-ism, -ismus

(Greek, ismos; Latin, ismus: a suffix: belief in, practice of, condition of, process, characteristic behavior or manner, abnormal state, distinctive feature or trait)

apatheism (s) (noun), apatheisms (pl)
1. The attitude of not caring about religion or even whether there is a God.
2. A disinclination to care all that much about one’s own religion, and an even stronger lack of interest in caring about other people’s religious beliefs.
apathism (AP uh thiz'm)
Insensitivity, not feeling.
aphorism (s) (noun), aphorisms (pl)
1. A statement or saying that is efficiently presented and which is either witty or wise: When having your home decorated, remember this familiar aphorism, "Less is more."
2. Remarks or sentences, often definitions, that convey the truth about something in a concise and humorous way: Sharon's mother shaped her mind with a steady stream of aphorisms; such as, "Waste not, want not."

To be accepted as an aphorism, it is necessary for a saying to contain a truth that is revealed in a concise statement; such as, when Jack LaLanne, a famous American fitness, exercise, and nutritional expert once stated the aphorism: "I can’t die, because it would ruin my image."
3. Etymology: from Middle French aphorisme, aufforisme, from Middle Latin aphorismus, from Greek aphorismos, "definition, pithy sentence", from aphorizein, "to mark off, to divide", from ap-, "off" + horos, "boundary, to bound" + -ism, "act" or "practice of".

A short statement that presents a general truth.
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An adage or terse saying consisting of a wise concept.
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aphototropism, aphototropic
1. An orientation response away from light; negative phototropism.
2. The absence of an orientation response to light.
apocalypticism (s) (noun), apocalypticisms (pl)
1. A belief in certain prophecies; especially, regarding the imminent destruction of the world and the foundation of a new world order as a result of the triumph of good over evil.
2. The expectation of cataclysmic revelation, as in millenarianism which is a belief in the millennium of Christian prophecy [Revelation 20 in the New Testament of the Bible], the 1,000 years when Christ is predicted to reign on earth: An apocalypticism is any religious movement that foresees a coming age of peace and prosperity.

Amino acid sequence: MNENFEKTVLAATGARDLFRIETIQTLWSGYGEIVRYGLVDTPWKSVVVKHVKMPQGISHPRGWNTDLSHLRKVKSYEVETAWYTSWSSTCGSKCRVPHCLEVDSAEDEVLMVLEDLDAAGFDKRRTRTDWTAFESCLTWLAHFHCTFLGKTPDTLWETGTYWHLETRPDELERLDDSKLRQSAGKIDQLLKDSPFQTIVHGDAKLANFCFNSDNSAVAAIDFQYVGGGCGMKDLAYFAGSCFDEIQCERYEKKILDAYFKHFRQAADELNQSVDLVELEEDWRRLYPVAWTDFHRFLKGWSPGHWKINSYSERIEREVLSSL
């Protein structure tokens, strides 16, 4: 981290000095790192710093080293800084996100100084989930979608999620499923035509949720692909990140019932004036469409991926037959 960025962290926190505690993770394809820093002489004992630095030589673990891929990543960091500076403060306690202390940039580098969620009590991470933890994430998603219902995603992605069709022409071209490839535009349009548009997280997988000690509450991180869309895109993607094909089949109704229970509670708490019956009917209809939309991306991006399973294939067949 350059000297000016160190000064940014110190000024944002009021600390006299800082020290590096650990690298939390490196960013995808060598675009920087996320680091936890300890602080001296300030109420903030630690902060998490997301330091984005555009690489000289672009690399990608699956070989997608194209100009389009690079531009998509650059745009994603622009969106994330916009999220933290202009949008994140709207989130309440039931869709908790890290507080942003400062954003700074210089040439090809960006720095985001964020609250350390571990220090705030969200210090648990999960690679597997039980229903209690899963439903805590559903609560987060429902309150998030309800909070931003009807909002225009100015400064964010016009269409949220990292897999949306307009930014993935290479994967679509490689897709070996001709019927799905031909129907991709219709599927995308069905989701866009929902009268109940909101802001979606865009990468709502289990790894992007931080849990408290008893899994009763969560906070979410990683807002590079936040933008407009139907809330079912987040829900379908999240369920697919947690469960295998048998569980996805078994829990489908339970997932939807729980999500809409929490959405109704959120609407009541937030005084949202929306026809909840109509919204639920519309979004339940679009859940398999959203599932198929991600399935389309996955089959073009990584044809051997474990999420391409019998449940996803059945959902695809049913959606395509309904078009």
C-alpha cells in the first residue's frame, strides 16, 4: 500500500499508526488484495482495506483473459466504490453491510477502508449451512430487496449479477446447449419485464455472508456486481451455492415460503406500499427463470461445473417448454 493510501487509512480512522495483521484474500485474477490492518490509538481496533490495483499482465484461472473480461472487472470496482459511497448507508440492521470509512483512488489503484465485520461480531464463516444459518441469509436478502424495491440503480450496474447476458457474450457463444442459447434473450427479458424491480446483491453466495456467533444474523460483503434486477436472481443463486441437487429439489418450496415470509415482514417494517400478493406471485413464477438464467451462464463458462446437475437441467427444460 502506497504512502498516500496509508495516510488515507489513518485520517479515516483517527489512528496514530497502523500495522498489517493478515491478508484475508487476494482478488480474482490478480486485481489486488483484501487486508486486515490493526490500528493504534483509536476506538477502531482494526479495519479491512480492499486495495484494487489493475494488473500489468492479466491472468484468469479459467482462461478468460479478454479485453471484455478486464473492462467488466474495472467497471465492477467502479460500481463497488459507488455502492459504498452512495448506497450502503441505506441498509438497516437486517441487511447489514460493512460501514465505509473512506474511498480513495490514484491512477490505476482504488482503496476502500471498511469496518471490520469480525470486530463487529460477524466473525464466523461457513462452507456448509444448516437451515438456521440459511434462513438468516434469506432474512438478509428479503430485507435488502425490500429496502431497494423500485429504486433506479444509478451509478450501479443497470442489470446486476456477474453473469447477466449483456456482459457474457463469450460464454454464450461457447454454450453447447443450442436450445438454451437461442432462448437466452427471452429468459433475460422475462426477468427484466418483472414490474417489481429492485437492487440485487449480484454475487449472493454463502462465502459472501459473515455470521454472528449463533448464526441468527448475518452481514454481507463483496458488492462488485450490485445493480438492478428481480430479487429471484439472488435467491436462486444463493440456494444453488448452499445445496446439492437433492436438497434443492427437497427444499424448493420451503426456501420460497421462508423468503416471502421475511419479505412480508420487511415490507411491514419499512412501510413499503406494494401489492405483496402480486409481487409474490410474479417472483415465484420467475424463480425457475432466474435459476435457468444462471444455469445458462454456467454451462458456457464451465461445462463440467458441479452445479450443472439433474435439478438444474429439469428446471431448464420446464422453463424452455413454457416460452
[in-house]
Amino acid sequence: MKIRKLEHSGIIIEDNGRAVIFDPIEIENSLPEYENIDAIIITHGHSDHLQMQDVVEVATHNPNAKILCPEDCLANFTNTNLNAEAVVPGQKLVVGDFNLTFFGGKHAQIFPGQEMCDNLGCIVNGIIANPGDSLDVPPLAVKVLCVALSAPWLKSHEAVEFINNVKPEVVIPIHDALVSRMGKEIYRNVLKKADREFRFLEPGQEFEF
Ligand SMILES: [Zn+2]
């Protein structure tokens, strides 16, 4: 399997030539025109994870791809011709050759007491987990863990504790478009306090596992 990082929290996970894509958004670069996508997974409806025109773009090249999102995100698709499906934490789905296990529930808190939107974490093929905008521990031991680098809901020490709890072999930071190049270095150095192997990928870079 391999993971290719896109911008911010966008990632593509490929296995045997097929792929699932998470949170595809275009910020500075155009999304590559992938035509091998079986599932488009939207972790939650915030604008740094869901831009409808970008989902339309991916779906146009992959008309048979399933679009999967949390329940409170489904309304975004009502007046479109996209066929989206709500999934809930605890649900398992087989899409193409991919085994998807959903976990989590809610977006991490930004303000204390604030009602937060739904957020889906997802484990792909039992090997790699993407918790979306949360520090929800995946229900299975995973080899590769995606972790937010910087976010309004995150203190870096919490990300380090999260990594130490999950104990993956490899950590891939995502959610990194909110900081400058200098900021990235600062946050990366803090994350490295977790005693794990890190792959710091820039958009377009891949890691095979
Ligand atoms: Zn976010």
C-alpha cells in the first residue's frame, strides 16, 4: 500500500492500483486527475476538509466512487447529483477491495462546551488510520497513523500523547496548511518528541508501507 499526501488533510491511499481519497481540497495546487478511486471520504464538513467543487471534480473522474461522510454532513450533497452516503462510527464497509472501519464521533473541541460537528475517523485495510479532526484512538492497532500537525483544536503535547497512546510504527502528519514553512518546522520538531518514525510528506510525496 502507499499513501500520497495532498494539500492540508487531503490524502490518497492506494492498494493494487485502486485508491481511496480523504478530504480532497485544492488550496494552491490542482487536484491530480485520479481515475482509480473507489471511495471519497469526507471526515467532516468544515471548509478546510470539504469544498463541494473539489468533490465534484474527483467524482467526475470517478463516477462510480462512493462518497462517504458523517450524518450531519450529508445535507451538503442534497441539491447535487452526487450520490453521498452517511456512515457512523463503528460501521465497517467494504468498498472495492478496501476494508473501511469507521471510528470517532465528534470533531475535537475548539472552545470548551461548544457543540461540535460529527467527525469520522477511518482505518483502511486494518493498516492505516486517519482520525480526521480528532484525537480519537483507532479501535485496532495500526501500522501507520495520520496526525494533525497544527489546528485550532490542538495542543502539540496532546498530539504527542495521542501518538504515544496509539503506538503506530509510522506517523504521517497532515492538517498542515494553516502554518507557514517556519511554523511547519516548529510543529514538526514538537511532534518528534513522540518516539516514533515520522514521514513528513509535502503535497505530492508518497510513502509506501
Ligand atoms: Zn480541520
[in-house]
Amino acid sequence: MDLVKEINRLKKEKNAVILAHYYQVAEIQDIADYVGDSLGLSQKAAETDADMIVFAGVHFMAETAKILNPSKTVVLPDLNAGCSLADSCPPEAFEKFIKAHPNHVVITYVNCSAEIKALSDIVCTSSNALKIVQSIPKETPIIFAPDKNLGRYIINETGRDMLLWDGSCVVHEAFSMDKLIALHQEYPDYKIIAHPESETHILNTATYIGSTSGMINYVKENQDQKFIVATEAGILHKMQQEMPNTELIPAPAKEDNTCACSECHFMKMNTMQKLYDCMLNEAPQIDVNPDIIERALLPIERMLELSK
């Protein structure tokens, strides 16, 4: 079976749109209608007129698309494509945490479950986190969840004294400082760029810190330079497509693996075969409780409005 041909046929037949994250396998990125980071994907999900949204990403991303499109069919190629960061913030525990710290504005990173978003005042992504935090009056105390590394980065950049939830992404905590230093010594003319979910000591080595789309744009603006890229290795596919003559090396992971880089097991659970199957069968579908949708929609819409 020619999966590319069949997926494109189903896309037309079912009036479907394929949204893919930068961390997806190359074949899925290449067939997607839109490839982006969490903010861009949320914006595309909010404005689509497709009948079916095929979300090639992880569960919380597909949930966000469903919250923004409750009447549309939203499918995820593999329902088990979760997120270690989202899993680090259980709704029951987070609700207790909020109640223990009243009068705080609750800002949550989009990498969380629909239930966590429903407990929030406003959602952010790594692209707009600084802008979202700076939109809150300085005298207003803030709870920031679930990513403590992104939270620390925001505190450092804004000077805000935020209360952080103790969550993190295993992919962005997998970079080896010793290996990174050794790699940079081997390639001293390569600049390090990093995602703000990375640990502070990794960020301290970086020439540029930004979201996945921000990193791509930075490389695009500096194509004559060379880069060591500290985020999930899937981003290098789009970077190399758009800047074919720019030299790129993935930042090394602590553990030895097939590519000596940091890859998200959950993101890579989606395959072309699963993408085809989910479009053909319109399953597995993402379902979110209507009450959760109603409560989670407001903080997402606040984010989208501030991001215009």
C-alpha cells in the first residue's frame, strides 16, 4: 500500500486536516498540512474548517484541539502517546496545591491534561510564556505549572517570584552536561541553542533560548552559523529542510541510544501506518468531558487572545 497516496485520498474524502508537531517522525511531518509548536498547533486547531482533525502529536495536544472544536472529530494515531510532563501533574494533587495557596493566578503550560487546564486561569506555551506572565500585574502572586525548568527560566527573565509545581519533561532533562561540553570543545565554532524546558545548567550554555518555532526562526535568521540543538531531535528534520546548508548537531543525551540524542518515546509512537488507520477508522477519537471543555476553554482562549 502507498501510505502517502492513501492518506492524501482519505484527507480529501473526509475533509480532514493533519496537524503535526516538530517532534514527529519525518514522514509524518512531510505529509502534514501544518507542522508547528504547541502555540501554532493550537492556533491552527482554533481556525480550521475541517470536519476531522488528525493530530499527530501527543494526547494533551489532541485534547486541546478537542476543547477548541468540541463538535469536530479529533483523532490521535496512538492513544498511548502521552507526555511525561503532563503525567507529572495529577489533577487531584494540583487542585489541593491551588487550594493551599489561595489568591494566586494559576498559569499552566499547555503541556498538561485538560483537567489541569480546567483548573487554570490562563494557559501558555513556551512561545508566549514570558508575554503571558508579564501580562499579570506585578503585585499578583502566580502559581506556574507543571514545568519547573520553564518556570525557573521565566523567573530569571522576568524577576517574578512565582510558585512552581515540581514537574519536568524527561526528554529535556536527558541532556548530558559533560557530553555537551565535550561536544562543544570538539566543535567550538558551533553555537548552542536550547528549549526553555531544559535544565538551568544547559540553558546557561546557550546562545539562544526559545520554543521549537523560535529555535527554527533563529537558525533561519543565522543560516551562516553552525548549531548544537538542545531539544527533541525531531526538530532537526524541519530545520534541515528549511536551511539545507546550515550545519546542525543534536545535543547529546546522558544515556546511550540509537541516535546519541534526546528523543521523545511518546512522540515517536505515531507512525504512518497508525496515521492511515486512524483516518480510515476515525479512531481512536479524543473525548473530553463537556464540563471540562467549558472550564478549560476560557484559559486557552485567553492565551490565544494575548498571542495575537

Apocalypticisms involve the practice of, or the addiction to, interpreting or applying prophetic revelations.

apogeotropism (s) (noun), apogeotropisms (pl)
The growth or orientation certain plants away from the earth; negative geotropism.
apophlegmatism, apophlegmatic
An obsolete term for the action of purging phlegm from the head.
apriorism (s) (noun), apriorisms (pl)
1. Belief in, or reliance upon, reasoning, arguments, or principles: Apriorism is the doctrine that knowledge rests upon principles that are self-evident to reason or are presupposed by experience in general.
2. A philosophical belief that knowledge is based on general principles which may be used to evaluate experience.
apulmonism (s) (noun), apulmonisms (pl)
The developmental absence of one or both lungs: Arnold was diagnosed with apulmonism when the X-ray revealed that part of one of his lungs was missing.
arachnidism
A morbid condition resulting from the bite of an arachnid, that may include ascending motor paralysis and destruction of peripheral nerve endings.

Also called spider poisoning, arachnoidism, and araneism.

arachnoidism
A morbid condition resulting from the bite of an arachnid, which may include ascending motor paralysis and the destruction of peripheral nerve endings.
archaism
A word or expression that is not generally used any more.
argyrism (s) (noun), argyrisms (pl)
aristocratism (s) (noun), aristocratisms (pl)
The principles or practices of nobility, or people of rank in a community: Aristocratisms involve those who traditionally have more money and power than other people living in the same place.
asceticism (s) (noun) (no plural)
1. The principles and practices of an extreme self-denial form of life.
2. The doctrine that the rigorous self-denial, abstinence form of life releases the soul from bondage to the body and permits a union with the divine.

Originally, an ascetic was someone who practiced the mode of life of a hermit or a monk, characterized by solitude, meditation, prayer, toil, fasting, and celibacy.

Implicit in this lifestyle of self-discipline and self-denial is the idea that the pleasures of this world should be renounced in favor of a "higher" purpose; such as, intellectual discipline or spiritual insight.